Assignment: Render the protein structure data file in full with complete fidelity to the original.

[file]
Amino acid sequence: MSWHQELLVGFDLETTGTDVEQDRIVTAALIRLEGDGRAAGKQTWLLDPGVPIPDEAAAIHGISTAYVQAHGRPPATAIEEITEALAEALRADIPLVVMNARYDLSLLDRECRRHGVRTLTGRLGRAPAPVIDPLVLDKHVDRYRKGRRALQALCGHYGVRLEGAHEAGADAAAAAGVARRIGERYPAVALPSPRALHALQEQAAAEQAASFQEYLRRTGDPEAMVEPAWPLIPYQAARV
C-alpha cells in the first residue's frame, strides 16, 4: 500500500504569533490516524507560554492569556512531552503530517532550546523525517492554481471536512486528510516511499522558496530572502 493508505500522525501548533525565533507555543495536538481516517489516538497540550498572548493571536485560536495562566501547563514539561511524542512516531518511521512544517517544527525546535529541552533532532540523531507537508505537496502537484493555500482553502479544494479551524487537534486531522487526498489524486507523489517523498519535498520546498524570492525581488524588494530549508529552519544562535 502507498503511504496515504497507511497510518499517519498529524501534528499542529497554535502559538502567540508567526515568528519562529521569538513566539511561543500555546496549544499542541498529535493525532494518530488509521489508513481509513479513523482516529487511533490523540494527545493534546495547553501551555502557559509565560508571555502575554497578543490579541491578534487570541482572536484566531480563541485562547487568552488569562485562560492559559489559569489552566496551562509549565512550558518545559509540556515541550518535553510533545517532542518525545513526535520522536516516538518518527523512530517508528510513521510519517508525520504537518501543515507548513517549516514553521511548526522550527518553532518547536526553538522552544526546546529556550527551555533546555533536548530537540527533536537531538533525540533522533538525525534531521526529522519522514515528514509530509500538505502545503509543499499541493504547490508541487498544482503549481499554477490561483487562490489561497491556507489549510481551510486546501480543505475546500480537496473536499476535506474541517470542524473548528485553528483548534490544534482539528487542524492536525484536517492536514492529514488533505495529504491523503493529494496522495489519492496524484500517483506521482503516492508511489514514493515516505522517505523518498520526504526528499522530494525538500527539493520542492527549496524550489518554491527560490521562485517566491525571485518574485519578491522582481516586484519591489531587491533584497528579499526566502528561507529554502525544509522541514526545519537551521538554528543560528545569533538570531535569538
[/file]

Amino acid sequence: MSWHQELLVGFDLETTGTDVEQDRIVTAALIRLEGDGRAAGKQTWLLDPGVPIPDEAAAIHGISTAYVQAHGRPPATAIEEITEALAEALRADIPLVVMNARYDLSLLDRECRRHGVRTLTGRLGRAPAPVIDPLVLDKHVDRYRKGRRALQALCGHYGVRLEGAHEAGADAAAAAGVARRIGERYPAVALPSPRALHALQEQAAAEQAASFQEYLRRTGDPEAMVEPAWPLIPYQAARV
C-alpha cells in the first residue's frame, strides 16, 4: 500500500504569533490516524507560554492569556512531552503530517532550546523525517492554481471536512486528510516511499522558496530572502 493508505500522525501548533525565533507555543495536538481516517489516538497540550498572548493571536485560536495562566501547563514539561511524542512516531518511521512544517517544527525546535529541552533532532540523531507537508505537496502537484493555500482553502479544494479551524487537534486531522487526498489524486507523489517523498519535498520546498524570492525581488524588494530549508529552519544562535 502507498503511504496515504497507511497510518499517519498529524501534528499542529497554535502559538502567540508567526515568528519562529521569538513566539511561543500555546496549544499542541498529535493525532494518530488509521489508513481509513479513523482516529487511533490523540494527545493534546495547553501551555502557559509565560508571555502575554497578543490579541491578534487570541482572536484566531480563541485562547487568552488569562485562560492559559489559569489552566496551562509549565512550558518545559509540556515541550518535553510533545517532542518525545513526535520522536516516538518518527523512530517508528510513521510519517508525520504537518501543515507548513517549516514553521511548526522550527518553532518547536526553538522552544526546546529556550527551555533546555533536548530537540527533536537531538533525540533522533538525525534531521526529522519522514515528514509530509500538505502545503509543499499541493504547490508541487498544482503549481499554477490561483487562490489561497491556507489549510481551510486546501480543505475546500480537496473536499476535506474541517470542524473548528485553528483548534490544534482539528487542524492536525484536517492536514492529514488533505495529504491523503493529494496522495489519492496524484500517483506521482503516492508511489514514493515516505522517505523518498520526504526528499522530494525538500527539493520542492527549496524550489518554491527560490521562485517566491525571485518574485519578491522582481516586484519591489531587491533584497528579499526566502528561507529554502525544509522541514526545519537551521538554528543560528545569533538570531535569538